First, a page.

2. Examine the discrepancy between the client’s self-concept and ideal self-concept. Since the theory proposes that given the adequate facilitative conditions (empathy, positive regard, and congruence) in the counseling relation, clients will be able to reconnect with themselves and find their own way, the theory does not offer much in terms of a framework to explain the particular issues of each client. This is more a theory of the change process itself than a theory of personality development.
1. Identify how presenting concerns (problem behaviors/cognitions) relate to specific givens of existence.
2. Elucidate how these difficulties represent (as mechanisms of defense) or are the consequences of the client’s efforts to avoid facing the normal anxiety generated by specific givens of existence.
3. Describe how these defensive behaviors have led the client to experience of neurotic anxiety and/or neurotic guilt and further problems.
1. Relate the presenting concerns to faulty learning, irrational thoughts, and/or faulty cognitions.
2. Identify the client’s irrational thoughts (Ellis) and/or specific faulty cognitions or maladaptive thought patterns (Beck), and illustrate how these lead to the problematic behaviors.
3. Describe the antecedent behaviors and cognitions that trigger the client’s maladaptive behaviors and thoughts (this is called behavioral assessment).
Goal Setting and Interventions:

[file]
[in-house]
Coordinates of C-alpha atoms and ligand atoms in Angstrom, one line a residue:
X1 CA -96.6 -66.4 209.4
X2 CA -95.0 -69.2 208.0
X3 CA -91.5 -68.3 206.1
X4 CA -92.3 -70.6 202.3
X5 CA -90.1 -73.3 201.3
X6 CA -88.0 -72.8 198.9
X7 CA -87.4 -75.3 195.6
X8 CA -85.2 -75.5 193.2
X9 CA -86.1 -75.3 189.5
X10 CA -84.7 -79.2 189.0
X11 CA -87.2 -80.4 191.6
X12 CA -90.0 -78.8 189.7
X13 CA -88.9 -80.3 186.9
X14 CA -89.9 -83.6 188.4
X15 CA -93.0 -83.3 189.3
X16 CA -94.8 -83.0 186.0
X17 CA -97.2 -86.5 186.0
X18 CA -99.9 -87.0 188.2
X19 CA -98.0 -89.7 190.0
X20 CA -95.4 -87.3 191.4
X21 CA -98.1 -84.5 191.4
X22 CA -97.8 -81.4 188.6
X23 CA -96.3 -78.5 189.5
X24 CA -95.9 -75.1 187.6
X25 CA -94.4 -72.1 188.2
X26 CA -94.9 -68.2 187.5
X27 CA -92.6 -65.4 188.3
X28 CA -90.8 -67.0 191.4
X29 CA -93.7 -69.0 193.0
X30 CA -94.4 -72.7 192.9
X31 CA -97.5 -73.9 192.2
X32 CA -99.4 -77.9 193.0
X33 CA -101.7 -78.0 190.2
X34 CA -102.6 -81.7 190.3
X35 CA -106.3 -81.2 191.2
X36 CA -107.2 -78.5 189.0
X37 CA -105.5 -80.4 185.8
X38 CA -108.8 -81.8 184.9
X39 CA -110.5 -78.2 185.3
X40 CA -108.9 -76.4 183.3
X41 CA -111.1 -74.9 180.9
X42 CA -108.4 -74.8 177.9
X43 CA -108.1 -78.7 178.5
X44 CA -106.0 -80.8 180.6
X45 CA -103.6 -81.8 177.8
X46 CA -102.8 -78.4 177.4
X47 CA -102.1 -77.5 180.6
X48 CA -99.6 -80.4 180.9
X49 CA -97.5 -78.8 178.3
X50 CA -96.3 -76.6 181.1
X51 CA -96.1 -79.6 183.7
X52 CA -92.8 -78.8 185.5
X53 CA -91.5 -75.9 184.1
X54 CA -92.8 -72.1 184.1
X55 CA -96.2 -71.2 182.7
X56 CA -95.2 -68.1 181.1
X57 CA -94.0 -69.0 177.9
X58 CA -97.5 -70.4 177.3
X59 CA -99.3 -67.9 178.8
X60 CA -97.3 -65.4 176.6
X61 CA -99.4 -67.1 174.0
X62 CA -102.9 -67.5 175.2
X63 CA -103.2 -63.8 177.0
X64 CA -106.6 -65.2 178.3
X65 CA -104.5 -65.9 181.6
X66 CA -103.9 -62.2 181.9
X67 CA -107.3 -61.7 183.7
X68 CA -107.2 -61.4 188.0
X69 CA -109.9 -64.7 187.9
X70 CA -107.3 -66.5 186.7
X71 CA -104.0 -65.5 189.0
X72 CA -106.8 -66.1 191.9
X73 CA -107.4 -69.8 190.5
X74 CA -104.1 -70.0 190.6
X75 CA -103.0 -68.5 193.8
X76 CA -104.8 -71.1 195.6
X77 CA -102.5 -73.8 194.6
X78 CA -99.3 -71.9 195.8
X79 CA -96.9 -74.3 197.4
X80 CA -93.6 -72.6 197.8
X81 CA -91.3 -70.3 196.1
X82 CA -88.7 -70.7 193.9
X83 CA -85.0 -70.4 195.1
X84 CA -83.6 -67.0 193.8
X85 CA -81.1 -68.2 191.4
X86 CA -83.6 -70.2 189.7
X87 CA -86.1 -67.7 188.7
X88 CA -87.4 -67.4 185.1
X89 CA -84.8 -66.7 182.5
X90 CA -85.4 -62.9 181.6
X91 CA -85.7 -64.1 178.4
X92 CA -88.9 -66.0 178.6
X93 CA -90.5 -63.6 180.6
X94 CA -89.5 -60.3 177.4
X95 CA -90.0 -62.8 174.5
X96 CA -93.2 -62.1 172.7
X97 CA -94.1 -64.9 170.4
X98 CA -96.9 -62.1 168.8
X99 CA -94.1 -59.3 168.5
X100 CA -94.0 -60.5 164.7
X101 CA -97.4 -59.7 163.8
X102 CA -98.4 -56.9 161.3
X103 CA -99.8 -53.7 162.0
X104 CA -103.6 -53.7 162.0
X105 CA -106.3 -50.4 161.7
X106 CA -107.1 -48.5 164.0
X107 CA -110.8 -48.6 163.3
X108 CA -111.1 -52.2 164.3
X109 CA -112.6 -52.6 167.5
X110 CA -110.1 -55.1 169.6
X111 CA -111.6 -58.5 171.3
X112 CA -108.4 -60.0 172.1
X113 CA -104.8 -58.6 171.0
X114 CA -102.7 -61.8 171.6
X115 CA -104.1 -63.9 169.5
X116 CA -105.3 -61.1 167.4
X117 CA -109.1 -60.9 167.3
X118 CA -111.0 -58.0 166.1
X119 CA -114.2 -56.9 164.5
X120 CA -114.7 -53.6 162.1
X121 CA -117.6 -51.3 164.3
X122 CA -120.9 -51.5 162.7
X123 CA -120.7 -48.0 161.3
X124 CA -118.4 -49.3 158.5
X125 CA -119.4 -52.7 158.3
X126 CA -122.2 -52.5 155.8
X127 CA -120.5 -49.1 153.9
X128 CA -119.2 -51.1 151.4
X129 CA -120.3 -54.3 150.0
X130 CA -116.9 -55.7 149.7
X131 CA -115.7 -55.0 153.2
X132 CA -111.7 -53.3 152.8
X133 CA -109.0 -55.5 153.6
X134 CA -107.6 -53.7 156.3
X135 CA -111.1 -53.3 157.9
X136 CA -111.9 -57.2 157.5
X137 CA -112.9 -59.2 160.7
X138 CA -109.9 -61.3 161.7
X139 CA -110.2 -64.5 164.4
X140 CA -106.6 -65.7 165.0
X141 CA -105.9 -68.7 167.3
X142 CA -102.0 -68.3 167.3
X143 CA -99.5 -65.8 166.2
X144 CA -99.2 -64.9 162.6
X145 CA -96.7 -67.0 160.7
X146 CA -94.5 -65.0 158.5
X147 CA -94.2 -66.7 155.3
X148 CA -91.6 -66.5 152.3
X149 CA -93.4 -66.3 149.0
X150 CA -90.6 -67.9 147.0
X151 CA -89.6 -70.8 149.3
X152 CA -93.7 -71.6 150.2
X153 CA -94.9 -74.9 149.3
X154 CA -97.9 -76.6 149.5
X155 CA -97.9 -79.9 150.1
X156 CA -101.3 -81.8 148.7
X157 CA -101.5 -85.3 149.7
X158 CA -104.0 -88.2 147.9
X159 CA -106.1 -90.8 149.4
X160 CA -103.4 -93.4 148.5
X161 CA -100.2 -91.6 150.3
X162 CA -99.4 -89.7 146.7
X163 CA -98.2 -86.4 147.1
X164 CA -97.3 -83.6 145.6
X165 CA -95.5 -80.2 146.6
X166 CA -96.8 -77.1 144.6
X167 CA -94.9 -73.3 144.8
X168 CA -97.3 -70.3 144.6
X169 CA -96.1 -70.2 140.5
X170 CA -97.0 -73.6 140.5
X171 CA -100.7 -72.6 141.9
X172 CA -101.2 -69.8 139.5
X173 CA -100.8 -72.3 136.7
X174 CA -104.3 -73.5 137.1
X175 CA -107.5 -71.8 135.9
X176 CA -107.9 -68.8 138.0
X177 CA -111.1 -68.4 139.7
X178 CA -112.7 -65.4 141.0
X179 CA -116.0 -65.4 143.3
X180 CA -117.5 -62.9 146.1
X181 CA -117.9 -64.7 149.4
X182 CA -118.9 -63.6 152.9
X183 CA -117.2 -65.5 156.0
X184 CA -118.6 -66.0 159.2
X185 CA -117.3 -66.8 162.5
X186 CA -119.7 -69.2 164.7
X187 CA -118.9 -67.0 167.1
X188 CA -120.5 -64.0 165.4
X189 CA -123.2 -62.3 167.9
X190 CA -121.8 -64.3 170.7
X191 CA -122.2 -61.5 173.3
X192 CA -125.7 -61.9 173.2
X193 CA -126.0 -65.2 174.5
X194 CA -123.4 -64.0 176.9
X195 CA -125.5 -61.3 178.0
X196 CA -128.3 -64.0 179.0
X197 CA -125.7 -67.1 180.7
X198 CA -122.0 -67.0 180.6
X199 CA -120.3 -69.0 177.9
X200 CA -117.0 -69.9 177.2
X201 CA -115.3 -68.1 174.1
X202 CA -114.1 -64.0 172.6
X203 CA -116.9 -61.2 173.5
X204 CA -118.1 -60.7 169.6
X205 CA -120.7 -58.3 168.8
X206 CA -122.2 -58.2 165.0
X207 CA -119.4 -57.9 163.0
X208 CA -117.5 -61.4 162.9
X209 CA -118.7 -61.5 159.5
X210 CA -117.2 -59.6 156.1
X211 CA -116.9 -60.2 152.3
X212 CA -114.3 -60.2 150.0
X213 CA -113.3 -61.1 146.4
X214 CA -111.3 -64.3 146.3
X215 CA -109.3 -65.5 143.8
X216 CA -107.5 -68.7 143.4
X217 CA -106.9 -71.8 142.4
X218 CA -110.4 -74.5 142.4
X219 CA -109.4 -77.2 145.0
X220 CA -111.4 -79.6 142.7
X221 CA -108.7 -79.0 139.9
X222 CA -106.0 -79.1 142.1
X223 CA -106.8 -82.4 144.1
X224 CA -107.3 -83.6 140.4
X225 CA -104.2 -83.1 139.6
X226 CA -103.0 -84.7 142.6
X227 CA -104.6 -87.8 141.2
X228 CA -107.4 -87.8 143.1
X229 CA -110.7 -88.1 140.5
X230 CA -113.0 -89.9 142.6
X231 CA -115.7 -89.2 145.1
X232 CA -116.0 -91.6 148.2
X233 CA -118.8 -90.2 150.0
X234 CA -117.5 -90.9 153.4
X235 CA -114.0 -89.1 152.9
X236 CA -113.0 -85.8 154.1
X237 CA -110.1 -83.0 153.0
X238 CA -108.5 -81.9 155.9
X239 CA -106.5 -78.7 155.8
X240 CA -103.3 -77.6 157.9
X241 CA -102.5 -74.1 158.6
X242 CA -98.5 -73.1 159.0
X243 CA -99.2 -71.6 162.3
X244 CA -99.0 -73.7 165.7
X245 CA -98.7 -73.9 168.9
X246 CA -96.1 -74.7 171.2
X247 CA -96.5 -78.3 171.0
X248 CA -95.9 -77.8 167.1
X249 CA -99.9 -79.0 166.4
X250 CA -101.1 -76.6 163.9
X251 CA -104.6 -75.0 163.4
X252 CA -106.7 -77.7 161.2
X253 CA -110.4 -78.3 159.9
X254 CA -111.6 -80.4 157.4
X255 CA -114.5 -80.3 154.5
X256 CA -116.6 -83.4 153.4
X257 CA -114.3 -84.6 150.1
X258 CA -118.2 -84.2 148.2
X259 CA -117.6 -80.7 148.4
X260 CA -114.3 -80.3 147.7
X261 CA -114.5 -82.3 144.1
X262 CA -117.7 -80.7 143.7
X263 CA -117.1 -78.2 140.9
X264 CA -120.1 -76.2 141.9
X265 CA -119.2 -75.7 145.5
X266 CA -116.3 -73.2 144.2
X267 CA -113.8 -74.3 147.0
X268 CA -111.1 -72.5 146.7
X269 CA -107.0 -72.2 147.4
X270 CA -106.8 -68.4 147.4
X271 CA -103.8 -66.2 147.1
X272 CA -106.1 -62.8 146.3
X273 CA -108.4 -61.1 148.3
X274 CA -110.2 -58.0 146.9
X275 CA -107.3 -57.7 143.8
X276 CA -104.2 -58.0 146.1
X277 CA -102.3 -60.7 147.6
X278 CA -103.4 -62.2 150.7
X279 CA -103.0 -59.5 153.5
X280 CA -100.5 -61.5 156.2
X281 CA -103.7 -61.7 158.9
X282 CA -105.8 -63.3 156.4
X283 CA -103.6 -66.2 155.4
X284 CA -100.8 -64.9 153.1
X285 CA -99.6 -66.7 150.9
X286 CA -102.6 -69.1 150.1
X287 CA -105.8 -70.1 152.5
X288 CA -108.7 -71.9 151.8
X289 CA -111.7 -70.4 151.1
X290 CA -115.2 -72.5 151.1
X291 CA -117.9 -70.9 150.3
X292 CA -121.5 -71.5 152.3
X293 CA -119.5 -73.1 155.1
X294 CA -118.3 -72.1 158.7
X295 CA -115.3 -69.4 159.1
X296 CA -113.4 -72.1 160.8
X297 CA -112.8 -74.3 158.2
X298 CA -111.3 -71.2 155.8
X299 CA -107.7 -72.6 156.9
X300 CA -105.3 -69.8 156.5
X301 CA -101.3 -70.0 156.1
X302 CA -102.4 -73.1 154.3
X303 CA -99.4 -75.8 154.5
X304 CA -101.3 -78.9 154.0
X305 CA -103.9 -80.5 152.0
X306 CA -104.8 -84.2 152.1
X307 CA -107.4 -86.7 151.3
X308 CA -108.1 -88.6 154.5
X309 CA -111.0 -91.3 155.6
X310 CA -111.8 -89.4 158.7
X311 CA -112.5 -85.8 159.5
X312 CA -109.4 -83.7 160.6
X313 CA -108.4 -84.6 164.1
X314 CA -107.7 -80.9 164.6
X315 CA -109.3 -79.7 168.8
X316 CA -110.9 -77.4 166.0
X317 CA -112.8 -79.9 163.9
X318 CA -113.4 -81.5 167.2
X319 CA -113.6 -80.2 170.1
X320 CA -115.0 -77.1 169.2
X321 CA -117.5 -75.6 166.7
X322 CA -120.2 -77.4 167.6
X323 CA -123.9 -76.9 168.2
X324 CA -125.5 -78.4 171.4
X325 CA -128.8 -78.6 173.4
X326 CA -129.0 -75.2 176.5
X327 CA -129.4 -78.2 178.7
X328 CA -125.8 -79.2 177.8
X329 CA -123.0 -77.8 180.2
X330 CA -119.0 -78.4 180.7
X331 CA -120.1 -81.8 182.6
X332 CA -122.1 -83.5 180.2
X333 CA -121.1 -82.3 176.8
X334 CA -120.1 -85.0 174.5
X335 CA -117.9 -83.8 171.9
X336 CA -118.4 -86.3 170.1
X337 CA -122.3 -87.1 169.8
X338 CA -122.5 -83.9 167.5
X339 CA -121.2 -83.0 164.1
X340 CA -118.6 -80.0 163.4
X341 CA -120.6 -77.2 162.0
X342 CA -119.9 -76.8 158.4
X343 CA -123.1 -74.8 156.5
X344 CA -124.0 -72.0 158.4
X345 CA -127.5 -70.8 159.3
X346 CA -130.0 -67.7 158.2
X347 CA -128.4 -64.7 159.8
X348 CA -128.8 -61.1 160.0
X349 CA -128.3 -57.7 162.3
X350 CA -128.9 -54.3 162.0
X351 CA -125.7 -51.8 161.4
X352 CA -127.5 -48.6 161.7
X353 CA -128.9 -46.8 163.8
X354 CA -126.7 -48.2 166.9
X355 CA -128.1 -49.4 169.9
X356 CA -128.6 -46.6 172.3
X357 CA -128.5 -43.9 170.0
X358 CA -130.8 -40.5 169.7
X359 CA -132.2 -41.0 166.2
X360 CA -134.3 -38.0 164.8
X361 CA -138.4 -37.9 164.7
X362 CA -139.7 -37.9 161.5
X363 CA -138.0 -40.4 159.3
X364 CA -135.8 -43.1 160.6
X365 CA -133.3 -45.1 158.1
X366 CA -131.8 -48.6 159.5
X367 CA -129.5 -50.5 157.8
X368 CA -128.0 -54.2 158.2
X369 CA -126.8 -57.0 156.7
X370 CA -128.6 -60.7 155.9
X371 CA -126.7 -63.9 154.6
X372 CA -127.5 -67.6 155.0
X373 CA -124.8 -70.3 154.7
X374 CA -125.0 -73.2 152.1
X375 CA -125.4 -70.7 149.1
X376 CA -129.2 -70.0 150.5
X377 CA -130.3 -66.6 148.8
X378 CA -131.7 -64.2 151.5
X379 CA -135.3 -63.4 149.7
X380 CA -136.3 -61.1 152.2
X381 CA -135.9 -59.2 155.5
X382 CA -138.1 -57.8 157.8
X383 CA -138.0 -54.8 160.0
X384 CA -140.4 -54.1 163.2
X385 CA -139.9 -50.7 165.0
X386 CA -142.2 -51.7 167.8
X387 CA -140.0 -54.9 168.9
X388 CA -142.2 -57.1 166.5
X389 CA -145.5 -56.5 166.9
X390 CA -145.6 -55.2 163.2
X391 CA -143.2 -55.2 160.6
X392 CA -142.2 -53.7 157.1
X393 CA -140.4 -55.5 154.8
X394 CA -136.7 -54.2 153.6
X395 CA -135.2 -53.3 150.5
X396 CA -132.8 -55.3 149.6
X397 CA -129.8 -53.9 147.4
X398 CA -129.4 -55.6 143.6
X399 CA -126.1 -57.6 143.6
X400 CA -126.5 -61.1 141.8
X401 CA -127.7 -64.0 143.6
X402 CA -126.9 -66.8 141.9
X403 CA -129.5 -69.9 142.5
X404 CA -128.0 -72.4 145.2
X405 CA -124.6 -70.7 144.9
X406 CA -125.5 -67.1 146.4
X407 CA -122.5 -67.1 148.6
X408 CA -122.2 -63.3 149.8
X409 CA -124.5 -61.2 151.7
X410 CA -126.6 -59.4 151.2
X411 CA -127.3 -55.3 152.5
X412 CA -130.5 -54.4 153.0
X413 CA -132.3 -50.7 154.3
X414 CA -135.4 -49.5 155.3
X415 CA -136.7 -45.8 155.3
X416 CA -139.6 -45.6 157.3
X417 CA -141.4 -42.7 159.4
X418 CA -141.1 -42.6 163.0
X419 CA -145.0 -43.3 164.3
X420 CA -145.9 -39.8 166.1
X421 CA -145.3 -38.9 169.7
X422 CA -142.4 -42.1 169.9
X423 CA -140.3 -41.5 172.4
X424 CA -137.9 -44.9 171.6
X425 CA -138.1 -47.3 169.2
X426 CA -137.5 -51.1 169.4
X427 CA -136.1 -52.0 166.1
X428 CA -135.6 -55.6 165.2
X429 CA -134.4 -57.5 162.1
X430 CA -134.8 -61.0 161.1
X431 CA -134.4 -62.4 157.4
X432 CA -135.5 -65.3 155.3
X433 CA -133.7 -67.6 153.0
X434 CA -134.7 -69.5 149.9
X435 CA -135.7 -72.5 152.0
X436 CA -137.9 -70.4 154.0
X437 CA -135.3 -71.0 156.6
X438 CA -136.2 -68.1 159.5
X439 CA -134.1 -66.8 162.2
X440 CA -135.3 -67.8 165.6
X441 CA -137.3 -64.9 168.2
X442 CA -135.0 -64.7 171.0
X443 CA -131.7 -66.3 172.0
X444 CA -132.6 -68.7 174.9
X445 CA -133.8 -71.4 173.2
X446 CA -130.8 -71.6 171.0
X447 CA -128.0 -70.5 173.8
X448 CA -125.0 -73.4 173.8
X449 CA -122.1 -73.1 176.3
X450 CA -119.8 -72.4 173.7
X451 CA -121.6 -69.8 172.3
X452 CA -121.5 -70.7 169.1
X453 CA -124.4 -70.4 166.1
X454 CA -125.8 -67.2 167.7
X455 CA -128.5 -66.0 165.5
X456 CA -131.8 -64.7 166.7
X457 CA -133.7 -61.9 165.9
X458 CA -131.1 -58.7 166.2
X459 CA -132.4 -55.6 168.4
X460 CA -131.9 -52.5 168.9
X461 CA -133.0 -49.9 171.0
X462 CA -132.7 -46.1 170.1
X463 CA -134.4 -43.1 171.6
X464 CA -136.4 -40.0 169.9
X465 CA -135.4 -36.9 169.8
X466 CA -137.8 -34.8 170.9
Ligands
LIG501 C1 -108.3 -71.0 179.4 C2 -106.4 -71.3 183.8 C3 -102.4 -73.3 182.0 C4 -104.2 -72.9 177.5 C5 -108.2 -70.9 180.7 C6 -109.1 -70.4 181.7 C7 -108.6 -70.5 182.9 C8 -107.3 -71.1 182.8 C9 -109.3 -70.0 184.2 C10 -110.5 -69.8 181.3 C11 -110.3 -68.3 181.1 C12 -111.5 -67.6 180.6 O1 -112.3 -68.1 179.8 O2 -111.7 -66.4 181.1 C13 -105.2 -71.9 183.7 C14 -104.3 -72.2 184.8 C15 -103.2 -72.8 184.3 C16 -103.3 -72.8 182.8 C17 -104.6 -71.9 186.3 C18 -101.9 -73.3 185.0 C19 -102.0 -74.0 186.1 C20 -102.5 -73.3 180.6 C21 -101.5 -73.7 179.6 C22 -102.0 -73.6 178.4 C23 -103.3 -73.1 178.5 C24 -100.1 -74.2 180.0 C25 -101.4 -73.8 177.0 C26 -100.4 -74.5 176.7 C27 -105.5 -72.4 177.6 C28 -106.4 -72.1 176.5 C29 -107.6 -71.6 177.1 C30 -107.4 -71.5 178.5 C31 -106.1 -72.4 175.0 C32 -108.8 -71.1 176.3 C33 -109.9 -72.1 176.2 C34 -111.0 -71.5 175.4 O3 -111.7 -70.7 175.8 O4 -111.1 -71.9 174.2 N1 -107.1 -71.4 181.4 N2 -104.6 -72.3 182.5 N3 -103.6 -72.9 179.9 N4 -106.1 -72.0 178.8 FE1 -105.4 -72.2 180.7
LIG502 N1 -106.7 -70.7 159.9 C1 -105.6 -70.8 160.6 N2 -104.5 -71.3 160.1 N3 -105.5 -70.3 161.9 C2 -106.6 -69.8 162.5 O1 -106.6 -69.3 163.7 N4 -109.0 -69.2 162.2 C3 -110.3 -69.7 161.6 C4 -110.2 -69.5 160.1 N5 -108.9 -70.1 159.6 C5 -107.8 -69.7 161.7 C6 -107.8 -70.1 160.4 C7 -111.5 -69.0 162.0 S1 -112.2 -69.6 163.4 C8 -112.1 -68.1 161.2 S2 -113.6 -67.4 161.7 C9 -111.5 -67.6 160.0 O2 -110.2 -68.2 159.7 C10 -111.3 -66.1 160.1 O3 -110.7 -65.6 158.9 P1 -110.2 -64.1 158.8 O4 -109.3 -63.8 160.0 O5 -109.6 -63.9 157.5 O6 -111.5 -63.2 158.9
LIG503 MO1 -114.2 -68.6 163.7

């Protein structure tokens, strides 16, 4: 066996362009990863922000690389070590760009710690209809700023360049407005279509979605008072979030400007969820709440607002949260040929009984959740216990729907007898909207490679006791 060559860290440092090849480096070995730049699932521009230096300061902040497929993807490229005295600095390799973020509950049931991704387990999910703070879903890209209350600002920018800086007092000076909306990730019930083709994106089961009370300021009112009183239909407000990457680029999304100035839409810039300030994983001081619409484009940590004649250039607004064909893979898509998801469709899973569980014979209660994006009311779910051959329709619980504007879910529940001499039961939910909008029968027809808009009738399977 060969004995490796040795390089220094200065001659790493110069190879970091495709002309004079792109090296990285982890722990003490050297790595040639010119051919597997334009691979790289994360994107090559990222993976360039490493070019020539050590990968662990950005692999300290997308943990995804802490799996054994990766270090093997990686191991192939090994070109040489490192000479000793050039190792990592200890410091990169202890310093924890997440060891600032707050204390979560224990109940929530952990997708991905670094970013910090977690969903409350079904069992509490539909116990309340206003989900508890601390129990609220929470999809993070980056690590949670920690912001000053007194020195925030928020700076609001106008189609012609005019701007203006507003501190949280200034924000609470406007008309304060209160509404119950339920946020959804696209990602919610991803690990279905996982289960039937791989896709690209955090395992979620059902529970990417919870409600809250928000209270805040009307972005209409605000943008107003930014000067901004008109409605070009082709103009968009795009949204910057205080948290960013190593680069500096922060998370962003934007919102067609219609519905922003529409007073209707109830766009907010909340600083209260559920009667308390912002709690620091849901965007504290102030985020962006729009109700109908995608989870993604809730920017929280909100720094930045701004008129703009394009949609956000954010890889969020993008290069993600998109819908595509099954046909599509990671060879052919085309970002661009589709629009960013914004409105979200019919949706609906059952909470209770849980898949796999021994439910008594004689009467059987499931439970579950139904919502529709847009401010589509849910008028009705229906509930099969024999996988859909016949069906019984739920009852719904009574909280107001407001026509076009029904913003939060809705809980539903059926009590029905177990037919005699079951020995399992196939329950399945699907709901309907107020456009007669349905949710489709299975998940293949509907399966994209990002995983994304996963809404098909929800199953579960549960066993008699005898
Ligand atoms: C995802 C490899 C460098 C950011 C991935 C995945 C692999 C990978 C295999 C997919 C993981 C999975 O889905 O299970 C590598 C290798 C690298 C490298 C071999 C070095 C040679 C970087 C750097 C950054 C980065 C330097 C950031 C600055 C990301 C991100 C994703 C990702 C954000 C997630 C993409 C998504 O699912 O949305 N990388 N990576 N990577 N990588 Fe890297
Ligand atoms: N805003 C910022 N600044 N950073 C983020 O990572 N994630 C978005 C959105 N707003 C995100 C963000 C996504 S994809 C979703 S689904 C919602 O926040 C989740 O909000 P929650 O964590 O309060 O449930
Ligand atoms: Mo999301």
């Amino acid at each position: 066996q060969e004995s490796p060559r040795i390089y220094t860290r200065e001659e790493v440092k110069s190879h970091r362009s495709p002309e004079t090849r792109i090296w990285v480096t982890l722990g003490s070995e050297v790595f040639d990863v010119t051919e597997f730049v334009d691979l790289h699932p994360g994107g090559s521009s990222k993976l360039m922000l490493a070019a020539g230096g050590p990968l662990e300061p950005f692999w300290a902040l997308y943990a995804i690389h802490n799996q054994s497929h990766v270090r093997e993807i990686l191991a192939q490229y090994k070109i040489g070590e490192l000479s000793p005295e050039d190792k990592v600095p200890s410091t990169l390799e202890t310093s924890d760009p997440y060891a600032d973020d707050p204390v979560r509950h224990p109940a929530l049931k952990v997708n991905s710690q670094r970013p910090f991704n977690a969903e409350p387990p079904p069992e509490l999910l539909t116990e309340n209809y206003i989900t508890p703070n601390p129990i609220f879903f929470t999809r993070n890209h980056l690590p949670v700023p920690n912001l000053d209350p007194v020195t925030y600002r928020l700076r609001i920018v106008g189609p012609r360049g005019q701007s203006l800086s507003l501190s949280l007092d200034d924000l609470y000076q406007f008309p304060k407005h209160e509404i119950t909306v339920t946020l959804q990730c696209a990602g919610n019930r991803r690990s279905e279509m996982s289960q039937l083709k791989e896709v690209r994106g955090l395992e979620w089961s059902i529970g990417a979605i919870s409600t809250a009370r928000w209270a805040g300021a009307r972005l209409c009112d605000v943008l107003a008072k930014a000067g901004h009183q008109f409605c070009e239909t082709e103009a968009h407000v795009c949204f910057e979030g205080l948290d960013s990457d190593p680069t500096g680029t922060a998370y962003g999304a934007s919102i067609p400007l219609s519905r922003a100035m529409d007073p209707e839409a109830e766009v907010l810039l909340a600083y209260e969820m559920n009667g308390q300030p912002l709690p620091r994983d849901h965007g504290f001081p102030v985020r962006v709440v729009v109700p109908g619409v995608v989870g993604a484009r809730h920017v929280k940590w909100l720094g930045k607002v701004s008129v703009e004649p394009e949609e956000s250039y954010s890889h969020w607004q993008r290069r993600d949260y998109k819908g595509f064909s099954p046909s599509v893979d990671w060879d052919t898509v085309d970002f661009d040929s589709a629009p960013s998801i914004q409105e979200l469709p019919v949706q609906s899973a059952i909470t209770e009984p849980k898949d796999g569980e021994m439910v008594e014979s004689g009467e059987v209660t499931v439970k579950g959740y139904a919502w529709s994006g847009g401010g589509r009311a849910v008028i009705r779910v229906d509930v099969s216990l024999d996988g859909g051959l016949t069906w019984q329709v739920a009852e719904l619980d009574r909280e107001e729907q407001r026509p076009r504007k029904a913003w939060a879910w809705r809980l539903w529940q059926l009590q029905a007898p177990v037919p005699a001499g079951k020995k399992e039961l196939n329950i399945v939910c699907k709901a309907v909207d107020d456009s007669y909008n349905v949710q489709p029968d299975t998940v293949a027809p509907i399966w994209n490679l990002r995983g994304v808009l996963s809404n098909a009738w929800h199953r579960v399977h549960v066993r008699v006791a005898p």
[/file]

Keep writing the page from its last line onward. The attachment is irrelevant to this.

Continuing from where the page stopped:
The information provided in the conceptualization process leads to specific counseling goals. Again, use outside sources to support your discussion of Goals and Interventions.
In the psychodynamic approaches (Object Relations and Individual Psychology), these will likely include:
· Resolving earlier conflicts
· Modifying negative aspects of the self
· Facilitating the development of positive aspects of the self in the context of the therapeutic relation
· Reconciling split-off aspects of the self,
· Changing aspects of the client’s sense of self (e.g., feeling unlovable)
· Identifying and modifying faulty logic
· Gaining encouragement to face life-tasks, and/or to develop social interest
· Identifying the underlining purposes of symptomatic behaviors
· Work through conflicts in attachment and autonomy
Interventions may include:
Psychoanalytic and Object Relations:
· Free association
· Dream analysis
· Gaining insight
· Analysis of the transference
· Lifestyle assessment
· Paradoxical Intention
· Spitting in the Soup
· Catching oneself
· “Acting as if”
· Task setting
· Motivational interviewing
In the Person-Centered approach, the goal is to create a safe, trusting relationship that will allow clients to explore the parts of themselves that they have denied or distorted. This will entail recognizing and giving up the internalized conditions of worth. Clients will likely then develop an internal locus of evaluation, become more open to experience, and achieve self-trust.
The Intervention is for the most part the relationship in itself, which must include 3 conditions:
· Congruence or genuineness
· Positive regard
· Accurate empathic understanding
Specific counselor’s behaviors to facilitate the relationship and to foster client change include:
· Reflection of feeling
· Paraphrasing, rephrasing
· Questions for clarification
In the Existential approach, goals may involve needing to:
· Help clients to gain awareness of the choices they are making in their lives.
· Encourage clients to face the givens of existence that they may be avoiding, and helping them to become aware of the defenses they are using to avoid the normal anxiety generated by the givens of existence.
· Help clients to become aware of the negative effects these defensive behaviors/cognitions have in their lives and to recognize how these defensive behaviors are related to their presenting concerns.